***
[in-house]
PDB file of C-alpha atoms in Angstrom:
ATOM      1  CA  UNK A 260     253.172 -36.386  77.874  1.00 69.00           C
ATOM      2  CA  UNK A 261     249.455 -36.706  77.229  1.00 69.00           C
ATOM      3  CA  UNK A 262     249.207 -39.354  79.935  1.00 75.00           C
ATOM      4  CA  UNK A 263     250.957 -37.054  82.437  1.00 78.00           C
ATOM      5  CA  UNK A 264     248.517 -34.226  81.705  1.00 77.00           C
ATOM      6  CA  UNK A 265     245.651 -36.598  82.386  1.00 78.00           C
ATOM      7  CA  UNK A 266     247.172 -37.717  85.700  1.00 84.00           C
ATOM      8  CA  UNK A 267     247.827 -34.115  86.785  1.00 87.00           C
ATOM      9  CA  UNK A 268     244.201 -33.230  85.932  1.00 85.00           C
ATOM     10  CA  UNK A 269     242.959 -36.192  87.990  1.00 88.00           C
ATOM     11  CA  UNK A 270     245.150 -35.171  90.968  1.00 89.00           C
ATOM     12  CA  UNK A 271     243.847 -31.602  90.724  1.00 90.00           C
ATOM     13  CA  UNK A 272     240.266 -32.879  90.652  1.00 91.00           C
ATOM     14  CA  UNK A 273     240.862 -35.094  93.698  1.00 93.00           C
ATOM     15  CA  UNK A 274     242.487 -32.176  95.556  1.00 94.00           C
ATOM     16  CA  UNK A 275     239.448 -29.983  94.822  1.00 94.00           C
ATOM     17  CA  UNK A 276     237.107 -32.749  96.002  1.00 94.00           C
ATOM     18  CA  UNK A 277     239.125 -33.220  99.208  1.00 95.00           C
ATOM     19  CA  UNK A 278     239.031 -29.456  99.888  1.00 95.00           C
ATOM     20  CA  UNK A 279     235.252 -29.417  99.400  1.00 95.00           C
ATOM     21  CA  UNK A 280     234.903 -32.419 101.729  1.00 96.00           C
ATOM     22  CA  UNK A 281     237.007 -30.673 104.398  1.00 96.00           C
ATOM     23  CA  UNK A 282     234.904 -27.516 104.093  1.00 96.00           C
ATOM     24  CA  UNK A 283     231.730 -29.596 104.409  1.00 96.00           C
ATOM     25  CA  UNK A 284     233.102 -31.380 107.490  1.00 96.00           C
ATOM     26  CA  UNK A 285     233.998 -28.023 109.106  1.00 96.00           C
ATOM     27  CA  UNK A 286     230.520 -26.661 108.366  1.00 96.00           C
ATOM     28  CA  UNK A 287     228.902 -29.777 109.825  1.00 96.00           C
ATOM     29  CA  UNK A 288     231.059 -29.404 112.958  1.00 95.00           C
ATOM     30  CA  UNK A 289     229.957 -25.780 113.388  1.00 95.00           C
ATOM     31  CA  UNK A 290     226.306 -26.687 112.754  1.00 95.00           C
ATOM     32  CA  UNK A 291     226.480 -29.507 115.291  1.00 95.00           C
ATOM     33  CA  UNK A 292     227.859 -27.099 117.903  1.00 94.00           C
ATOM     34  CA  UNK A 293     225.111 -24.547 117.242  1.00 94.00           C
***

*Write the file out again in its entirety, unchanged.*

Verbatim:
[in-house]
PDB file of C-alpha atoms in Angstrom:
ATOM      1  CA  UNK A 260     253.172 -36.386  77.874  1.00 69.00           C
ATOM      2  CA  UNK A 261     249.455 -36.706  77.229  1.00 69.00           C
ATOM      3  CA  UNK A 262     249.207 -39.354  79.935  1.00 75.00           C
ATOM      4  CA  UNK A 263     250.957 -37.054  82.437  1.00 78.00           C
ATOM      5  CA  UNK A 264     248.517 -34.226  81.705  1.00 77.00           C
ATOM      6  CA  UNK A 265     245.651 -36.598  82.386  1.00 78.00           C
ATOM      7  CA  UNK A 266     247.172 -37.717  85.700  1.00 84.00           C
ATOM      8  CA  UNK A 267     247.827 -34.115  86.785  1.00 87.00           C
ATOM      9  CA  UNK A 268     244.201 -33.230  85.932  1.00 85.00           C
ATOM     10  CA  UNK A 269     242.959 -36.192  87.990  1.00 88.00           C
ATOM     11  CA  UNK A 270     245.150 -35.171  90.968  1.00 89.00           C
ATOM     12  CA  UNK A 271     243.847 -31.602  90.724  1.00 90.00           C
ATOM     13  CA  UNK A 272     240.266 -32.879  90.652  1.00 91.00           C
ATOM     14  CA  UNK A 273     240.862 -35.094  93.698  1.00 93.00           C
ATOM     15  CA  UNK A 274     242.487 -32.176  95.556  1.00 94.00           C
ATOM     16  CA  UNK A 275     239.448 -29.983  94.822  1.00 94.00           C
ATOM     17  CA  UNK A 276     237.107 -32.749  96.002  1.00 94.00           C
ATOM     18  CA  UNK A 277     239.125 -33.220  99.208  1.00 95.00           C
ATOM     19  CA  UNK A 278     239.031 -29.456  99.888  1.00 95.00           C
ATOM     20  CA  UNK A 279     235.252 -29.417  99.400  1.00 95.00           C
ATOM     21  CA  UNK A 280     234.903 -32.419 101.729  1.00 96.00           C
ATOM     22  CA  UNK A 281     237.007 -30.673 104.398  1.00 96.00           C
ATOM     23  CA  UNK A 282     234.904 -27.516 104.093  1.00 96.00           C
ATOM     24  CA  UNK A 283     231.730 -29.596 104.409  1.00 96.00           C
ATOM     25  CA  UNK A 284     233.102 -31.380 107.490  1.00 96.00           C
ATOM     26  CA  UNK A 285     233.998 -28.023 109.106  1.00 96.00           C
ATOM     27  CA  UNK A 286     230.520 -26.661 108.366  1.00 96.00           C
ATOM     28  CA  UNK A 287     228.902 -29.777 109.825  1.00 96.00           C
ATOM     29  CA  UNK A 288     231.059 -29.404 112.958  1.00 95.00           C
ATOM     30  CA  UNK A 289     229.957 -25.780 113.388  1.00 95.00           C
ATOM     31  CA  UNK A 290     226.306 -26.687 112.754  1.00 95.00           C
ATOM     32  CA  UNK A 291     226.480 -29.507 115.291  1.00 95.00           C
ATOM     33  CA  UNK A 292     227.859 -27.099 117.903  1.00 94.00           C
ATOM     34  CA  UNK A 293     225.111 -24.547 117.242  1.00 94.00           C